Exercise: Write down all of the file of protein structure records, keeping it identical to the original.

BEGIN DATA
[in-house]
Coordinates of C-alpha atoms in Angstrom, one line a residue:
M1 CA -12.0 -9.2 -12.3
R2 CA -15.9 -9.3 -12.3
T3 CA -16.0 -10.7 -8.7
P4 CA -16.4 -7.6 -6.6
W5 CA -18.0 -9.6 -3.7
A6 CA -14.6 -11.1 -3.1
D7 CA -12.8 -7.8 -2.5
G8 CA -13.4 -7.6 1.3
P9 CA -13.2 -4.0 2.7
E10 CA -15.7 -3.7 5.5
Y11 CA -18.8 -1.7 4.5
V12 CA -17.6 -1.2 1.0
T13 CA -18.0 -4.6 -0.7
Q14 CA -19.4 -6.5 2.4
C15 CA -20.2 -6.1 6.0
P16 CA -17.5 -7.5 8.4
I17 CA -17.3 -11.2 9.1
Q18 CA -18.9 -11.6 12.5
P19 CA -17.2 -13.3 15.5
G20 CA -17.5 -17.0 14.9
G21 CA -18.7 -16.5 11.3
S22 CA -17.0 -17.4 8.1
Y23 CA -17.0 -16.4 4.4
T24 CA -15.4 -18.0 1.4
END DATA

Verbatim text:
[in-house]
Coordinates of C-alpha atoms in Angstrom, one line a residue:
M1 CA -12.0 -9.2 -12.3
R2 CA -15.9 -9.3 -12.3
T3 CA -16.0 -10.7 -8.7
P4 CA -16.4 -7.6 -6.6
W5 CA -18.0 -9.6 -3.7
A6 CA -14.6 -11.1 -3.1
D7 CA -12.8 -7.8 -2.5
G8 CA -13.4 -7.6 1.3
P9 CA -13.2 -4.0 2.7
E10 CA -15.7 -3.7 5.5
Y11 CA -18.8 -1.7 4.5
V12 CA -17.6 -1.2 1.0
T13 CA -18.0 -4.6 -0.7
Q14 CA -19.4 -6.5 2.4
C15 CA -20.2 -6.1 6.0
P16 CA -17.5 -7.5 8.4
I17 CA -17.3 -11.2 9.1
Q18 CA -18.9 -11.6 12.5
P19 CA -17.2 -13.3 15.5
G20 CA -17.5 -17.0 14.9
G21 CA -18.7 -16.5 11.3
S22 CA -17.0 -17.4 8.1
Y23 CA -17.0 -16.4 4.4
T24 CA -15.4 -18.0 1.4